18  The average human digestive tract is home to as many as 1,000 species of microorganisms that add up to over a trillion present at any given time  …our GUT FLORA  Most of them are harmless -- or even helpful –  under normal circumstances BUT….


20 Watery diarrhea, up to 15 times each day Severe abdominal pain Loss of appetite Fever Blood or pus in the stool Weight loss


22 Can Hepatitis B be spread through sex? Yes. Among adults in the United States, Hepatitis B is most commonly spread through sexual contact and accounts for nearly two-thirds of acute Hepatitis B cases. In fact, Hepatitis B is 50–100 times more infectious than HIV and can be passed through the exchange of body fluids, such as semen, vaginal fluids, and blood. Hepatitis is inflammation of the liver. It can be caused by toxins, drugs, disease, heavy alcohol use, and bacterial and viral infections. Hepatitis B is caused by a virus. It is spread by certain kinds of contact.

23 The Hepatitis B virus can live 7 days outside of the body or its ‘reservoir’.

24 Cirrhotic liverHealthy liver Caused by the Hepatitis C virus. Spread primarily through blood products containing the virus. No vaccine available.

25  AIDS (acquired immune deficiency syndrome) is the final stage of HIV disease, which causes severe damage to the immune system.HIV disease  Causes  AIDS is the sixth leading cause of death among people ages in the United States, down from number one in Millions of people around the world are living with HIV/AIDS, including many children under age 15.  Human immunodeficiency virus (HIV) causes AIDS. The virus attacks the immune system and leaves the body vulnerable to a variety of life-threatening infections (Opportunistic Infections) and cancers.(Opportunistic Infections  Common bacteria, yeast, parasites, and viruses that usually do not cause serious disease in people with healthy immune systems can cause fatal illnesses in people with AIDS.  HIV has been found in saliva, tears, nervous system tissue and spinal fluid, blood, semen (including pre-seminal fluid, which is the liquid that comes out before ejaculation), vaginal fluid, and breast milk. However, only blood, semen, vaginal secretions, and breast milk have been shown to transmit infection to others.  The virus can be spread (transmitted):  Through sexual contact -- including oral, vaginal, and anal sex  Through blood -- via blood transfusions (now extremely rare in the U.S.) or needle sharing  From mother to child -- a pregnant woman can transmit the virus to her fetus through their shared blood circulation, or a nursing mother can transmit it to her baby in her breast milk  Other methods of spreading the virus are rare and include accidental needle injury, artificial insemination with infected donated semen, and organ transplantation with infected organs.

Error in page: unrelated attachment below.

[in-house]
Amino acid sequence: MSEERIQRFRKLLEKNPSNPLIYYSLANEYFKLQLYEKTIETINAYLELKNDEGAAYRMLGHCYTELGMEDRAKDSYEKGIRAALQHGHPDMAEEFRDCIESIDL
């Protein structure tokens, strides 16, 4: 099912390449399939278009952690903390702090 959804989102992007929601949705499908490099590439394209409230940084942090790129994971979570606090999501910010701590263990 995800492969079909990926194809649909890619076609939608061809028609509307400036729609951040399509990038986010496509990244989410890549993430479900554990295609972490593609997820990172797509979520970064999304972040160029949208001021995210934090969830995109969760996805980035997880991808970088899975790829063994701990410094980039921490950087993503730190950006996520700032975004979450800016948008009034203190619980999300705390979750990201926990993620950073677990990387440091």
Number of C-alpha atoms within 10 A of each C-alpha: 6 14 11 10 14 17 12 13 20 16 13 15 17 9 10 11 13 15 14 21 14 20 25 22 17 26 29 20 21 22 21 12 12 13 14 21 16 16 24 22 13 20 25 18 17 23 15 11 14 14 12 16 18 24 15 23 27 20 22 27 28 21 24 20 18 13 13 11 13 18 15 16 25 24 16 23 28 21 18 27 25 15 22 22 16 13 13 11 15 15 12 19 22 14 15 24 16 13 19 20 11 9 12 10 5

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27 Influenza (the flu) is a contagious respiratory illness caused by influenza viruses. It can cause mild to severe illness. Serious outcomes of flu infection can result in hospitalization or death. Some people, such as older people, young children, and people with certain health conditions, are at high risk for serious flu complications. The best way to prevent the flu is by getting vaccinated each year.influenza virusescertain health conditions The upcoming season's flu vaccine will protect against the influenza viruses that research indicates will be most common during the season. This includes an influenza A (H1N1) virus, an influenza A (H3N2) virus, and one or two influenza B viruses, depending on the flu vaccine.upcoming season's

28 People with flu can spread it to others up to about 6 feet away. Most experts think that flu viruses are spread mainly by droplets made when people with flu cough, sneeze or talk. These droplets can land in the mouths or noses of people who are nearby or possibly be inhaled into the lungs. Less often, a person might also get flu by touching a surface or object that has flu virus on it and then touching their own mouth or nose.

29 Main Staphylococcus aureus infections TypeExamples Localized skin infections Stye and other small, superficial abscesses in sweat or sebaceous glands Styeabscessessweatsebaceous glands Subcutaneous abscesses (boils) around foreign bodiesboilsforeign bodies Large, deep, infections (carbuncles) possibly causing bacteremiacarbuncles bacteremia Diffuse skin infection Impetigo Deep, localized infections Acute and chronic osteomyelitis osteomyelitis Septic arthritis Other infections Acute infective endocarditis Septicemia Necrotizing pneumonia Toxic shock syndrome Gastroenteritis Scalded skin syndrome Staph infections are caused by staphylococcus bacteria, a type of germ commonly found on the skin or in the nose of even healthy individuals. Most of the time, these bacteria cause no problems or result in relatively minor skin infections.